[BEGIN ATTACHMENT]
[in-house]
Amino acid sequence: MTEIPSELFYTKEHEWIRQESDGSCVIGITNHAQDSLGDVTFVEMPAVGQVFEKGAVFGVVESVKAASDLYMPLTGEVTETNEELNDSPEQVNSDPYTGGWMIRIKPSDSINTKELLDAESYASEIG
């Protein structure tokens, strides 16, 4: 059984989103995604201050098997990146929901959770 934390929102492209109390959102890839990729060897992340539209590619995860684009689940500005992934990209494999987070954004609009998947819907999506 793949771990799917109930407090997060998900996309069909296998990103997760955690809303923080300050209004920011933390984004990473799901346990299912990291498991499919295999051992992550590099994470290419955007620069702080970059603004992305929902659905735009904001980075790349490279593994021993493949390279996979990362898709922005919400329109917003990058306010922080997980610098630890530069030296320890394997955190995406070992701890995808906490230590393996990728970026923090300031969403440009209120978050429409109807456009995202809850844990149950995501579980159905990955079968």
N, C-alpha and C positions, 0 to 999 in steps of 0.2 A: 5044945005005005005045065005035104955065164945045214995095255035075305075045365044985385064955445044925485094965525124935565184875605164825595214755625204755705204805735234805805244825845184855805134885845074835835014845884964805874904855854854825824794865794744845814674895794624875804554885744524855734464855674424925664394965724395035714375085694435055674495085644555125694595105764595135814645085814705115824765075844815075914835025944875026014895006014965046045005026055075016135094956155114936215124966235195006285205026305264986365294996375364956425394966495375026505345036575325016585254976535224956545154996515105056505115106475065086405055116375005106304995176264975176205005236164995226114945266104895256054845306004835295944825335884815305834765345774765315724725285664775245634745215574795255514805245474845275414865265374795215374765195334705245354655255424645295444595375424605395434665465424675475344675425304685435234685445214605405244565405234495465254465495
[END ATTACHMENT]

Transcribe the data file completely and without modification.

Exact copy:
[in-house]
Amino acid sequence: MTEIPSELFYTKEHEWIRQESDGSCVIGITNHAQDSLGDVTFVEMPAVGQVFEKGAVFGVVESVKAASDLYMPLTGEVTETNEELNDSPEQVNSDPYTGGWMIRIKPSDSINTKELLDAESYASEIG
């Protein structure tokens, strides 16, 4: 059984989103995604201050098997990146929901959770 934390929102492209109390959102890839990729060897992340539209590619995860684009689940500005992934990209494999987070954004609009998947819907999506 793949771990799917109930407090997060998900996309069909296998990103997760955690809303923080300050209004920011933390984004990473799901346990299912990291498991499919295999051992992550590099994470290419955007620069702080970059603004992305929902659905735009904001980075790349490279593994021993493949390279996979990362898709922005919400329109917003990058306010922080997980610098630890530069030296320890394997955190995406070992701890995808906490230590393996990728970026923090300031969403440009209120978050429409109807456009995202809850844990149950995501579980159905990955079968």
N, C-alpha and C positions, 0 to 999 in steps of 0.2 A: 5044945005005005005045065005035104955065164945045214995095255035075305075045365044985385064955445044925485094965525124935565184875605164825595214755625204755705204805735234805805244825845184855805134885845074835835014845884964805874904855854854825824794865794744845814674895794624875804554885744524855734464855674424925664394965724395035714375085694435055674495085644555125694595105764595135814645085814705115824765075844815075914835025944875026014895006014965046045005026055075016135094956155114936215124966235195006285205026305264986365294996375364956425394966495375026505345036575325016585254976535224956545154996515105056505115106475065086405055116375005106304995176264975176205005236164995226114945266104895256054845306004835295944825335884815305834765345774765315724725285664775245634745215574795255514805245474845275414865265374795215374765195334705245354655255424645295444595375424605395434665465424675475344675425304685435234685445214605405244565405234495465254465495